Developers are evil. And the only way to combat them is to train as a Navy SEAL and employ military-style tactics to seek out, destroy, and remove them from the community, joked Erik Hanson, the City’s Heritage Resources Coordinator.
Hanson was speaking to a full house at Lett Architects on Simcoe Street, at the Electric City Culture Council (EC3) discussion last night (April 11) on how to ensure that Peterborough’s arts community and heritage assets are preserved as a central aspect of the city’s identity.
The crowd of about 75 arts and heritage enthusiasts included at least one local developer: realtor/developer Paul Bennett, who recently took over the historic Braund building at the corner of Water and Hunter streets and has not announced any plans for the building which houses many artists and small businesses, but is replacing the windows.
The other speaker, well-known “mission-driven” Toronto developer Margie Zeidler, president of Urbanspace Property Group, shared insights on developing one of the first workplace commons at 401 Richmond back in 1994 when she was able to buy the building at $8 per square foot.
Zeidler said the climate for greed means that the best route to protect and create artist spaces can be with the preservation of heritage buildings and the low-cost spaces they can provide.
Zeidler, who was born in Peterborough, didn’t sugarcoat her answer when asked how to encourage developers to invest in the arts community and heritage properties.
“I don’t know how to get developers interested in arts and/or heritage,” she said. “Not many developers are interested in much beyond their financial pro formas. Sadly, we are in an age of unprecedented greed and because real estate has been one of the big factors in wealth creation, there isn’t much of an incentive to work very hard to do anything ‘extra’. Certainly not in Toronto, anyway.
“The only real way to make sure there are spaces for artists is to form a not-for-profit group that will have that as their mission (like Artscape). I find it is only in tough markets where it is hard to find tenants that developers get a bit more creative. I think the best you can do is find developers that already have these leanings and encourage them.”
Zeidler said that although the 401 is run as a for-profit, it is “looking less and less like that every day.”
It is rare to see capitalism do something good for the public commons — yet the onus for preservation is on the private sector. Zeidler said that heritage protection only happens when there are strong rules in place that politicians can’t meddle with. She also suggests organizing volunteers for a Peterborough chapter under the Architectural Conservancy of Ontario.
She said they learned many lessons when developing 401 Richmond, but the principles were built around the “three Cs” — community, culture and commerce — and how mixing these three together benefits everyone and can create “cross-subsidies” where one tenant is able to pay market rent while another may not.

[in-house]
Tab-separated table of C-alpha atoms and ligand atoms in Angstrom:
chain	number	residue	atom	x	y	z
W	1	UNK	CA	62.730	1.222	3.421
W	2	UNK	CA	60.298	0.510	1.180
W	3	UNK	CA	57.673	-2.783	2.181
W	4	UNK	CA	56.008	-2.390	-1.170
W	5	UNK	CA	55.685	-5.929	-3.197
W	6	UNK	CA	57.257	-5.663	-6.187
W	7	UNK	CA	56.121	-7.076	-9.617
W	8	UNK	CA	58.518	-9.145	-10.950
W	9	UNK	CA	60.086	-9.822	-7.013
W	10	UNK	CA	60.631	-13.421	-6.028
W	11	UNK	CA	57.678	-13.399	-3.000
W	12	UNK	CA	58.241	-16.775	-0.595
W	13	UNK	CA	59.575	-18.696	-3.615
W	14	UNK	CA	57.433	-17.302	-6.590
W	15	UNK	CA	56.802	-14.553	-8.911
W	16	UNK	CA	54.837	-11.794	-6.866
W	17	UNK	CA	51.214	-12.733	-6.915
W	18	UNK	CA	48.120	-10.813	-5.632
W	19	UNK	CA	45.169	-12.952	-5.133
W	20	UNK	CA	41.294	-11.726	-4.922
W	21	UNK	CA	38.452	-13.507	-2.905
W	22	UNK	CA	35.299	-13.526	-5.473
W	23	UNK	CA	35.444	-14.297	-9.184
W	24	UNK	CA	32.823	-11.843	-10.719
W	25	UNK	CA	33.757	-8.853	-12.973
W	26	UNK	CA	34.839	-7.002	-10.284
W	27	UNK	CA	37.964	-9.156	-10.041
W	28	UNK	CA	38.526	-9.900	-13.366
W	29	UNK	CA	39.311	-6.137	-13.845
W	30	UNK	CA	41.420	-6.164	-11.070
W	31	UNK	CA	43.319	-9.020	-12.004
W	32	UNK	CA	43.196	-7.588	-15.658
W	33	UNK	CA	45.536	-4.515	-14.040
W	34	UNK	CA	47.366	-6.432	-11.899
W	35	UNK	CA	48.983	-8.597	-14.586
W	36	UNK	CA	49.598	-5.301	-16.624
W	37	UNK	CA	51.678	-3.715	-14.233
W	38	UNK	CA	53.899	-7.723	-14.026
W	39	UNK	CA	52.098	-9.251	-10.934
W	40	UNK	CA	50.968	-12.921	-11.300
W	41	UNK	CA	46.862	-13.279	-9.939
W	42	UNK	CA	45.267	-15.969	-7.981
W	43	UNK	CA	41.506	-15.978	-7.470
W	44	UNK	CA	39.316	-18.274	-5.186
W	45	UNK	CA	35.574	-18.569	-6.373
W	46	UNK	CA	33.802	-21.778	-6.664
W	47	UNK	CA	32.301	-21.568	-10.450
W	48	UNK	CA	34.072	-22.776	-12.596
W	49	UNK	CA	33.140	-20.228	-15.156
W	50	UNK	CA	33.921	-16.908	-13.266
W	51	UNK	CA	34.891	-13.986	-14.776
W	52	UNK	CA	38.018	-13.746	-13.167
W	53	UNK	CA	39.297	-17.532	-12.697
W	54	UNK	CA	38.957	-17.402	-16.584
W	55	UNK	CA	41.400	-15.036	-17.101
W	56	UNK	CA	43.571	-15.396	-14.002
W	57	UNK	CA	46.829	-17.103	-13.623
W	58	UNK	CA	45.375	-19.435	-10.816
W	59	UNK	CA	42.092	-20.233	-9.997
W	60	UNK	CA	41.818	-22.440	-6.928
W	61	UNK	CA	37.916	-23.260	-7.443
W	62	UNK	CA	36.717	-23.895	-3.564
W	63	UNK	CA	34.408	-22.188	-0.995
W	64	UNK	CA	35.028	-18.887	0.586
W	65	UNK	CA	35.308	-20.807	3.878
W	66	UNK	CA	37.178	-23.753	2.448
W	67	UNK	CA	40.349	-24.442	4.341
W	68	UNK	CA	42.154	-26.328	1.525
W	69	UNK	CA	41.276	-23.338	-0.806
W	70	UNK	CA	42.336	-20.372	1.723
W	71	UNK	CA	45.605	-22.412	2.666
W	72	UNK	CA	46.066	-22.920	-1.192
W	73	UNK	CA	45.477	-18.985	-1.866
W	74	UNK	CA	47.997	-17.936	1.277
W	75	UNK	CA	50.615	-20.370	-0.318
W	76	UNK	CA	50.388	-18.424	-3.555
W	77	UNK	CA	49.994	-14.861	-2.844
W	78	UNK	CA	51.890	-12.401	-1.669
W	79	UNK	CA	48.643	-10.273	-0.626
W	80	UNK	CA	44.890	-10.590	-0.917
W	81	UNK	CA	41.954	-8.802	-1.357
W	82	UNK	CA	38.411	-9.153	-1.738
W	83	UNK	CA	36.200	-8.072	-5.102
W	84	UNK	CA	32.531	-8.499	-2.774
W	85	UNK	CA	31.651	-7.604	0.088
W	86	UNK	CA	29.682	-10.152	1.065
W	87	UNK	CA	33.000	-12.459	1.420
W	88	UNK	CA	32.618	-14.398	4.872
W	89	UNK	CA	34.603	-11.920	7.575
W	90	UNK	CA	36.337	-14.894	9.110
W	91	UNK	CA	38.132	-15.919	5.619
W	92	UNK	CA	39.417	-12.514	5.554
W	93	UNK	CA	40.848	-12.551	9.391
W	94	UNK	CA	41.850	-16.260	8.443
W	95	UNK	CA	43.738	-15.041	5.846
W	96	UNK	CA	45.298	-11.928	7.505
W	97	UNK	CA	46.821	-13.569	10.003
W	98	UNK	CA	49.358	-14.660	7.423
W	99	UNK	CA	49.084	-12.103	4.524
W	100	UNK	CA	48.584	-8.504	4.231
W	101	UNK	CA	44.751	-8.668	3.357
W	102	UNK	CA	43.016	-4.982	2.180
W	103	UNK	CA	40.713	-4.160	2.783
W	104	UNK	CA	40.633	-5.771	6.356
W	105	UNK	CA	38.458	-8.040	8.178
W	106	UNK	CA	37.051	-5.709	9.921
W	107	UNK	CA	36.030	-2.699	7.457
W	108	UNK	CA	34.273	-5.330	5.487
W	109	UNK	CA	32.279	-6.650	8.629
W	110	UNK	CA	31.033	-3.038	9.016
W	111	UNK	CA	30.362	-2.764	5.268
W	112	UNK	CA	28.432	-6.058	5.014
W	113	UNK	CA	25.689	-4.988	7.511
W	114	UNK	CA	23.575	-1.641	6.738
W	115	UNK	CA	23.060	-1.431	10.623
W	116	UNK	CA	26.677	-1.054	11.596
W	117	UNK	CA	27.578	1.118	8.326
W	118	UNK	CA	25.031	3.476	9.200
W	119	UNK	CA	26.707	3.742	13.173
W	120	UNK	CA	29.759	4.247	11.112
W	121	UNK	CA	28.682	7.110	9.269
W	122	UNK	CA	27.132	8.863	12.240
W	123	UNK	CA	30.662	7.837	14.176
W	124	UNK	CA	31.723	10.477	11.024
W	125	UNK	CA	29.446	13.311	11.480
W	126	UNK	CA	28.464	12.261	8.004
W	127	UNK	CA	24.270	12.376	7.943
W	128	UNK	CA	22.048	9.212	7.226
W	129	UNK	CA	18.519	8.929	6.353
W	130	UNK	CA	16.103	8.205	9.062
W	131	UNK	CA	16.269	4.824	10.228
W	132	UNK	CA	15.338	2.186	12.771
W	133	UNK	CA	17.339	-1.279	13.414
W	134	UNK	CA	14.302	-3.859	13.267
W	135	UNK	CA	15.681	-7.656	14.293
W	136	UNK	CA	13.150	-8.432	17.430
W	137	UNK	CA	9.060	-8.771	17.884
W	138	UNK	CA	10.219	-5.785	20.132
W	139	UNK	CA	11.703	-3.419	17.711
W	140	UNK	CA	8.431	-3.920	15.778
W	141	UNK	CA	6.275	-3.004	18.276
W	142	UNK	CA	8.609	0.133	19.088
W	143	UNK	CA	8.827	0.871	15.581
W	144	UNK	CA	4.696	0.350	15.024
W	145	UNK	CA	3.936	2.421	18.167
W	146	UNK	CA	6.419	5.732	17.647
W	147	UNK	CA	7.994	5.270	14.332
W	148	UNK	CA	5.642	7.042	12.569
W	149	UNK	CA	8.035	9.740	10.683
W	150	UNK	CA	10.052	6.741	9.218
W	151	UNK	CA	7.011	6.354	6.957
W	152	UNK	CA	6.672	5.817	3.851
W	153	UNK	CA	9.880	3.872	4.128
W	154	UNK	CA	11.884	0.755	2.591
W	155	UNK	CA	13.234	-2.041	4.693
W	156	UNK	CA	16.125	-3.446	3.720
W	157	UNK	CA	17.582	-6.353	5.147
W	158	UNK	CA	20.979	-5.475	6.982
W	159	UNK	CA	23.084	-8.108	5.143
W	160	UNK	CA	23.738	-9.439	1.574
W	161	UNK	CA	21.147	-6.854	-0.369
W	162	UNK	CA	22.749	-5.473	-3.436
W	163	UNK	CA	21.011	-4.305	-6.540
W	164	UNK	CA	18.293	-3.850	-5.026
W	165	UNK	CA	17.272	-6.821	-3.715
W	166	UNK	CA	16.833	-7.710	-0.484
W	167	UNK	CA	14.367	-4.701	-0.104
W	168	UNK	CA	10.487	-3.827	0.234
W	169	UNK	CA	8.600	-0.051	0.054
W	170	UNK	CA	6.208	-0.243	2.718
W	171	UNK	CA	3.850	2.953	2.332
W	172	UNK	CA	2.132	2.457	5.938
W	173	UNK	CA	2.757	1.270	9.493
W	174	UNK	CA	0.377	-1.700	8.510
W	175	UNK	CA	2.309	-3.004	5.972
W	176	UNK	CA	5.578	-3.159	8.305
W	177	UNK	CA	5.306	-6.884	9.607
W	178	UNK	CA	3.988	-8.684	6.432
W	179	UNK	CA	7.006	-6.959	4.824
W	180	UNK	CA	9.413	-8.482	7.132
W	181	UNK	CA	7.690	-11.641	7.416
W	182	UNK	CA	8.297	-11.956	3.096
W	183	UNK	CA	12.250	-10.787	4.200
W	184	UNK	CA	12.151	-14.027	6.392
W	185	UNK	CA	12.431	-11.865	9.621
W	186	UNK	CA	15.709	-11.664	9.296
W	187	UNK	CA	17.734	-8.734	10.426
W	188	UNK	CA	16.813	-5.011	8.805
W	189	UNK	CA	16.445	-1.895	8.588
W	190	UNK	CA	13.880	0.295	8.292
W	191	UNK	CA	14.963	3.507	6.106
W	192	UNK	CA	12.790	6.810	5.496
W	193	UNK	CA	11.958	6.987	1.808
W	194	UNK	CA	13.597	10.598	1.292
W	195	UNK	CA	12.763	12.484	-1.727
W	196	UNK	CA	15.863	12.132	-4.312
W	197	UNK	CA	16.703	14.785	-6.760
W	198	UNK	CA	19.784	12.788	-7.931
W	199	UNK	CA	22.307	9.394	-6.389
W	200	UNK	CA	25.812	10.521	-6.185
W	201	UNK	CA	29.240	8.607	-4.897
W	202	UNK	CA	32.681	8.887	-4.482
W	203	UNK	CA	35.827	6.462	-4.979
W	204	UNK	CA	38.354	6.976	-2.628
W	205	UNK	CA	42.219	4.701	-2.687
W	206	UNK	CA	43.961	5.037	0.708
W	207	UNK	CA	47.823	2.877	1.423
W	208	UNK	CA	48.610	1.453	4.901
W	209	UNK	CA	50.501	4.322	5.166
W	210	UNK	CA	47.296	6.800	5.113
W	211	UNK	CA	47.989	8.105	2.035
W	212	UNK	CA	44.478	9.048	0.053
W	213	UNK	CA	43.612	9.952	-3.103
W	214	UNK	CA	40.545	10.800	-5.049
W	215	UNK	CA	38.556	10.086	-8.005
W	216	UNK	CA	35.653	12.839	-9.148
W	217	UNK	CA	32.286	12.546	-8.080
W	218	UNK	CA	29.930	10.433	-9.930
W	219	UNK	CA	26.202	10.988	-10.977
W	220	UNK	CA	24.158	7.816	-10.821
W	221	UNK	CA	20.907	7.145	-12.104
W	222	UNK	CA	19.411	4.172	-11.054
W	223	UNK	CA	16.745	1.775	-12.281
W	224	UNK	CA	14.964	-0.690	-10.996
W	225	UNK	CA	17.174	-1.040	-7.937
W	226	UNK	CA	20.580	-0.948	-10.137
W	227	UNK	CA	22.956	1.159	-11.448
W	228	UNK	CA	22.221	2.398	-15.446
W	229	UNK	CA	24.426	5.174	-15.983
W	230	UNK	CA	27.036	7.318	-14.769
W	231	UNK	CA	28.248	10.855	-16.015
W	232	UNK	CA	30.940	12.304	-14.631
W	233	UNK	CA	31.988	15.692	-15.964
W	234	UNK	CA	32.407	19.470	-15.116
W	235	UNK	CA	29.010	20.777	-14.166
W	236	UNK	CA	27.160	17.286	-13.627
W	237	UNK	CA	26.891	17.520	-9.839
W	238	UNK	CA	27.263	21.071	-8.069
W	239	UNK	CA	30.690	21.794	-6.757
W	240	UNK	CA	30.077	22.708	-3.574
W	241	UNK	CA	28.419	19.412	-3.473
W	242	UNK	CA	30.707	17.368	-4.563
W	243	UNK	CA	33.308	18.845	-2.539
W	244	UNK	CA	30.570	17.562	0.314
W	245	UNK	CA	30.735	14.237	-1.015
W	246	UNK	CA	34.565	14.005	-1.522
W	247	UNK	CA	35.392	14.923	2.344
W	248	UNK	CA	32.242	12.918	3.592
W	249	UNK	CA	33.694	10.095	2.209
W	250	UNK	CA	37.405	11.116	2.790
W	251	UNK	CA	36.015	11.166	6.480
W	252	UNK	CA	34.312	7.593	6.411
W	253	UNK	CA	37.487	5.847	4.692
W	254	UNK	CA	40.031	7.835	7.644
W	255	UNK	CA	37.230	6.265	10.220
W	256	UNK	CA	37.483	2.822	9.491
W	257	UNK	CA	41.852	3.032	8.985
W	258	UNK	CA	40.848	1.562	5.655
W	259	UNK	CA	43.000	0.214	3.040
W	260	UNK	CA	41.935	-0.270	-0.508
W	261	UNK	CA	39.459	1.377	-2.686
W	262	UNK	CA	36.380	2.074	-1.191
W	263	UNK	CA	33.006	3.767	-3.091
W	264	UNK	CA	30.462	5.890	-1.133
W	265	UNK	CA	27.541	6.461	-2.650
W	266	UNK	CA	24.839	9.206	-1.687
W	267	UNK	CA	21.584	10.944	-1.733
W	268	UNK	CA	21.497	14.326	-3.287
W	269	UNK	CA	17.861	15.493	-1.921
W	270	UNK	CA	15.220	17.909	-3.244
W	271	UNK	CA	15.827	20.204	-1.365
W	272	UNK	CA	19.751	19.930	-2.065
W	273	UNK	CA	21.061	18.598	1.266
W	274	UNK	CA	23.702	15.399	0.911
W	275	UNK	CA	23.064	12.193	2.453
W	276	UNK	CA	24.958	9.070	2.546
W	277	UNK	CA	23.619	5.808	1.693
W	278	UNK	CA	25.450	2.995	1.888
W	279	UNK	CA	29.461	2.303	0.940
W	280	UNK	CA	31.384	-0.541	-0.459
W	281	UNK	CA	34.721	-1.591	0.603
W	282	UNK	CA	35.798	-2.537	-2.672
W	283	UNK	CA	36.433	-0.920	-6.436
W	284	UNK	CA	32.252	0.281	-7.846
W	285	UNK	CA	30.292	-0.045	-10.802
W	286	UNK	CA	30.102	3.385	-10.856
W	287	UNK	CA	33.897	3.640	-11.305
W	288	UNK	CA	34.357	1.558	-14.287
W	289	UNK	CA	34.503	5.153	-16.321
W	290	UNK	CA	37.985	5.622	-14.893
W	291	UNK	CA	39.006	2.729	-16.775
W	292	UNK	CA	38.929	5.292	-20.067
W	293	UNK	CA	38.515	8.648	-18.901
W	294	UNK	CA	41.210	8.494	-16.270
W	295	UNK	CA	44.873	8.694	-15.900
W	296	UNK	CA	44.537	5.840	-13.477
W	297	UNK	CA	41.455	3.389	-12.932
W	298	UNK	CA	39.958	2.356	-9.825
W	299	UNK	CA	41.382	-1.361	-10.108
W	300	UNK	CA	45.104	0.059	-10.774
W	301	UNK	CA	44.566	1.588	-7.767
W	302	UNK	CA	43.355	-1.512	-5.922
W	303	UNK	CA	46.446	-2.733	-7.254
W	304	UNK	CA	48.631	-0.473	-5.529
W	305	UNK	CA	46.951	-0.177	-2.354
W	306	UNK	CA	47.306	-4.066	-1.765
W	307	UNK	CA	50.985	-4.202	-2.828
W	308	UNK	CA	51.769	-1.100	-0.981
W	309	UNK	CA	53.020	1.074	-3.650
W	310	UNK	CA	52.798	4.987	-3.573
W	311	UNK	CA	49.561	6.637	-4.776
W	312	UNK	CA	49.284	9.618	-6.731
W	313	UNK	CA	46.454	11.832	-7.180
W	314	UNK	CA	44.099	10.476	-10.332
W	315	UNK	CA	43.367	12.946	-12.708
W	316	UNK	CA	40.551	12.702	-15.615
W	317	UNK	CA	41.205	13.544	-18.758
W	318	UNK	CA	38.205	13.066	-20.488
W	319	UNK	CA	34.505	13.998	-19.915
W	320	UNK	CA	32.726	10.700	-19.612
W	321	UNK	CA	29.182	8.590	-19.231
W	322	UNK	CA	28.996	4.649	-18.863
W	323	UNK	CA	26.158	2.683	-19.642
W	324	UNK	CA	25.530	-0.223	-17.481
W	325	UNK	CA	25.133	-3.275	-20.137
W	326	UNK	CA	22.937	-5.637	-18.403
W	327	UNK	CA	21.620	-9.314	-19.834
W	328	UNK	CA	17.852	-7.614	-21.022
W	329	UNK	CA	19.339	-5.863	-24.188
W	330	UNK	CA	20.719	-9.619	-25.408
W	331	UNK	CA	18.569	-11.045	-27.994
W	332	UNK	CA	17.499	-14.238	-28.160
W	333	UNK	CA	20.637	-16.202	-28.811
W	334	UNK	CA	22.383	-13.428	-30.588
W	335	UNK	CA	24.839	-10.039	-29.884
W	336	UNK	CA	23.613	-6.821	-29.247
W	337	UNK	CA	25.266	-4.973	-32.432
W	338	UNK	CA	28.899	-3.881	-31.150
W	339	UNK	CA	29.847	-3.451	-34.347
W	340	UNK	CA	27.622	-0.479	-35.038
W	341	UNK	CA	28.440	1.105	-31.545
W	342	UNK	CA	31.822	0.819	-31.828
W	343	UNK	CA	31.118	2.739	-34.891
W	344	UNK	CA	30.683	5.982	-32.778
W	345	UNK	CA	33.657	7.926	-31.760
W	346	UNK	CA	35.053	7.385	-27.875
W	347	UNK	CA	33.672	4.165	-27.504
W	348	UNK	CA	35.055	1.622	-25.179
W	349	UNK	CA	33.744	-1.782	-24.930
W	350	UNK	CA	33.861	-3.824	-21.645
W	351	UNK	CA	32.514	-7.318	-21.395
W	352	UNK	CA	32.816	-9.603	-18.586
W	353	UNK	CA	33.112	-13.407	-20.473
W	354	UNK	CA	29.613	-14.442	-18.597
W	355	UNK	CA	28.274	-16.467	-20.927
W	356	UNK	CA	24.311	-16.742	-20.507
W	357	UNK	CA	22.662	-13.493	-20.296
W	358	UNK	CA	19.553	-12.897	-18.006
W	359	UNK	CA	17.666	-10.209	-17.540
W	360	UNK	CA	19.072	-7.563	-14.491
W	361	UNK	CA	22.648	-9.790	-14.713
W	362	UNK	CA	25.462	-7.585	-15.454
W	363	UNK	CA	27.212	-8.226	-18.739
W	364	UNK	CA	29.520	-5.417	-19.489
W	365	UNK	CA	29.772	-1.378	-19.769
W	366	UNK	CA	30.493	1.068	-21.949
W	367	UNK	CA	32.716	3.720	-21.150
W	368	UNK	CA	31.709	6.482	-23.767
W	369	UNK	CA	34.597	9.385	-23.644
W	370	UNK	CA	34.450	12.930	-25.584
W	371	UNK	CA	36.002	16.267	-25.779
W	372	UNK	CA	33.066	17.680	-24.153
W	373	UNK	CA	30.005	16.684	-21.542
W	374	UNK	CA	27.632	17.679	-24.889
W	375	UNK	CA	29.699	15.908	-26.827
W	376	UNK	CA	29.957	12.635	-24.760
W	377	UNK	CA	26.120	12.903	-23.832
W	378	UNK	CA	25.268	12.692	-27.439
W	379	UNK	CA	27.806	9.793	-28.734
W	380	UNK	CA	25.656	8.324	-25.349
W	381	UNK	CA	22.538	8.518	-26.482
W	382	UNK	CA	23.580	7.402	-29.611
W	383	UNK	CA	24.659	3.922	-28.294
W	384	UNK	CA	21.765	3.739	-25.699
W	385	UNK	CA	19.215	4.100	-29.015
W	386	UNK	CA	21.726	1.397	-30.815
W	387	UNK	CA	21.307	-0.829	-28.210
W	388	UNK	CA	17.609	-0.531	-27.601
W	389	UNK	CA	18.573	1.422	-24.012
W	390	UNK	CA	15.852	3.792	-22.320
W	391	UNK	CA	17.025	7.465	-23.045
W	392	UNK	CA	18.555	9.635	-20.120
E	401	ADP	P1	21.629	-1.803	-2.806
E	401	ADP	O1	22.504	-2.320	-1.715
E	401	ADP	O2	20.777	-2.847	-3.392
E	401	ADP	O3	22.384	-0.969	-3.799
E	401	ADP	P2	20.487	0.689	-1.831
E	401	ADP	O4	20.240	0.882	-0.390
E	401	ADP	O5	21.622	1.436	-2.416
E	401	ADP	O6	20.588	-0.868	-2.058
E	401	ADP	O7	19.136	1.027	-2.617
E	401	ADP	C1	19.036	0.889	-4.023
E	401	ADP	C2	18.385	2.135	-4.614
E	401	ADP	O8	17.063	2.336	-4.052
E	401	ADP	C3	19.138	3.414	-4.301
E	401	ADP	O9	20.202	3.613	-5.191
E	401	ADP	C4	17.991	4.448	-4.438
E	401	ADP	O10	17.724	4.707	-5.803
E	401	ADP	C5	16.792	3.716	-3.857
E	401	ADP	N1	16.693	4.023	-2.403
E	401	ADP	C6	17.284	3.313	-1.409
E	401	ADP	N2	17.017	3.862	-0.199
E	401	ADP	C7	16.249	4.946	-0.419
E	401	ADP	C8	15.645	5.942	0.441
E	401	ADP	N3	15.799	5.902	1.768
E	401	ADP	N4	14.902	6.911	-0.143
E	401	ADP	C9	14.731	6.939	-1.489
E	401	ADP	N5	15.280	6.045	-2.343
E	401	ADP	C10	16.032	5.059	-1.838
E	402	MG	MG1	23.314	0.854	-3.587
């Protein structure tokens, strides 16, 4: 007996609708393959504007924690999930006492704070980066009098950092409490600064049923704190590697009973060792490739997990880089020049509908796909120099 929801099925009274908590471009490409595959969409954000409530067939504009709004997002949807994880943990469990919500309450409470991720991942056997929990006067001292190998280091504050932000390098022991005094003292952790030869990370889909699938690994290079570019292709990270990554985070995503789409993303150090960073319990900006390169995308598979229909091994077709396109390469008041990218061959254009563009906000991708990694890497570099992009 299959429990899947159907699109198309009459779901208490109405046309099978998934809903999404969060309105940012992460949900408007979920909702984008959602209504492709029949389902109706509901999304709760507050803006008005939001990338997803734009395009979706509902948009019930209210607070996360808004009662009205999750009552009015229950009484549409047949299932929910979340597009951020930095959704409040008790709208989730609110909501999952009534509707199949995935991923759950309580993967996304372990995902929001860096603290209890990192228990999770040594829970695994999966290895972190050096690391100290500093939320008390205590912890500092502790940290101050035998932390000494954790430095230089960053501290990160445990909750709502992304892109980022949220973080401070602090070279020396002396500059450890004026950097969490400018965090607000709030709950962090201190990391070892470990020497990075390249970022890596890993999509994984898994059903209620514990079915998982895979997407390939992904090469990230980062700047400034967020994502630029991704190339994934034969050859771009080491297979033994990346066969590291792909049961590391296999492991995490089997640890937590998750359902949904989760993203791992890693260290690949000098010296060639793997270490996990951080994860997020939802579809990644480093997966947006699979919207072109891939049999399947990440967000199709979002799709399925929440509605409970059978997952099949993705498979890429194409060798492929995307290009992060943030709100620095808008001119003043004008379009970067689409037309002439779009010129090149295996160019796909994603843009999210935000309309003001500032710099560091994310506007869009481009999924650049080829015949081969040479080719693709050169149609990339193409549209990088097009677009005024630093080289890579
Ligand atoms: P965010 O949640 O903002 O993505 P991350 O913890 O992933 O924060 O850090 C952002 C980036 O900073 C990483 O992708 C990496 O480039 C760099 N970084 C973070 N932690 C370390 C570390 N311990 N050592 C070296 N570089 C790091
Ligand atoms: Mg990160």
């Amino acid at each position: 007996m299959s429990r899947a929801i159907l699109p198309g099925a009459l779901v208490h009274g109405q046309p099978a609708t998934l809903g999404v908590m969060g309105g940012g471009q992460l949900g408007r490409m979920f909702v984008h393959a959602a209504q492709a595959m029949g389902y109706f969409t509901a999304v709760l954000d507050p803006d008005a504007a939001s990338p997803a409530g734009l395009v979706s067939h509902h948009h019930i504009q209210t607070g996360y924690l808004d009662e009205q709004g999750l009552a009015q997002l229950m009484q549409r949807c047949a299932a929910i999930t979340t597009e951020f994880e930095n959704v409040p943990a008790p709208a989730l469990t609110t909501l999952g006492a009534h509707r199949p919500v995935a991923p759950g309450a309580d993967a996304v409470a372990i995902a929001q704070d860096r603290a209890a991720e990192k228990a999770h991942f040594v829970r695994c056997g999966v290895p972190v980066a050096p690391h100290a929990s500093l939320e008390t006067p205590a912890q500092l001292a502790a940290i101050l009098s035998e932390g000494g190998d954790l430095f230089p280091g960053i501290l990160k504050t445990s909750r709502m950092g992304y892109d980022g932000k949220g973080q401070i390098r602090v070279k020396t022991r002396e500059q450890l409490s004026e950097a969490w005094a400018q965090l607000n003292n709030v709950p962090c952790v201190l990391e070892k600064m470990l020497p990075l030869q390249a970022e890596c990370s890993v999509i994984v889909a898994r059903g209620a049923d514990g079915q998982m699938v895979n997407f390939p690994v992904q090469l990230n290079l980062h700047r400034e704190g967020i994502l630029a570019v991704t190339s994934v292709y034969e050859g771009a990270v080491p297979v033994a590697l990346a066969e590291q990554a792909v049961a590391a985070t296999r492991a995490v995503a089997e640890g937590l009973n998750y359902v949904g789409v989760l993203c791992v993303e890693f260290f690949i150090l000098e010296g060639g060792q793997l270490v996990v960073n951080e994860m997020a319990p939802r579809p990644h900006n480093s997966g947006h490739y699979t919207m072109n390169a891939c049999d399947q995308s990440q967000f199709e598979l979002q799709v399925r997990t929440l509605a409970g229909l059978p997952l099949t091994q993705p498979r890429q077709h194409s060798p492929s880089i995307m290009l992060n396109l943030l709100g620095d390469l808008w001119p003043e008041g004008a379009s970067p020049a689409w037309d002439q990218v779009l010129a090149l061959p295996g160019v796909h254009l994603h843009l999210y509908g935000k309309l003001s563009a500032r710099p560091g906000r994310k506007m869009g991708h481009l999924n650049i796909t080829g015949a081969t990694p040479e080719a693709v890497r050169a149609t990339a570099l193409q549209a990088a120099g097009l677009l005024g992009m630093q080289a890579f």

Part of the 401 redevelopment included using the courtyard as the playground for the building’s daycare centre. Zeidler said, “The children’s voices help remind us why we are trying to create a better world.” This new “workplace commons” was so successful, the province commissioned a report to see if it could be replicated.
She said they also learned that supportive work environments are crucial for artists and smaller entrepreneurs for success. Many entrepreneurs, including artists, livelihoods can hinge on being able to acquire cheap space. And “artists always pay their rent,” she said.
Hanson noted that studies show most business owners have a sense of pride in being near heritage buildings. He also said that heritage can be an economic driver for any downtown.
As Hanson talked about how heritage designations are made (there are 128 designated buildings in the city, and also a Heritage Conservation District in the Avenues) and about the progress that Peterborough has made over the last 15 years, he said the City has been good at adaptive re-use especially with housing projects.
“We see so many beautiful examples of adaptive re-use,” he said, noting the Post Office redevelopment on Charlotte Street and others including the Y-Lofts, which was “more than 10 years in the making.”
Hanson also noted that the City’s updated Official Plan will include heritage designations and he encourages everyone to provide input (there is a survey online right now.)
Beyond the fact that these older buildings can provide cheaper rental spaces, they are also more environmentally friendly and have lower operational costs.
“The greenest building is the one already standing,” said Hanson, adding it is only through maintaining current buildings that we will be able to meet our goals with the Paris climate agreement.
Older buildings also have the lowest operating costs because of the way buildings were originally built for heating and cooling efficiency without controlled air, said Zeidler, adding that restoration provides new, local jobs, and skills.
“Buildings built after the Second World War are inherently more wasteful than the ones that were built before,” she said, adding that in the shoulder seasons at 401 they simply open up the windows. “Most new windows start to fail within 20 years. And we have windows that are 120 years old that have been restored and are on their way to last for another 120 years.
“When you demolish an old building, it’s not just a loss of a building, it’s a loss of memory and how we were once able to do fine and beautiful things.”
EC3 will be hosting planning charrettes (workshops) to engage citizens in updating the City’s Official Plan in the coming months. Stay tuned to www.ecthree.org.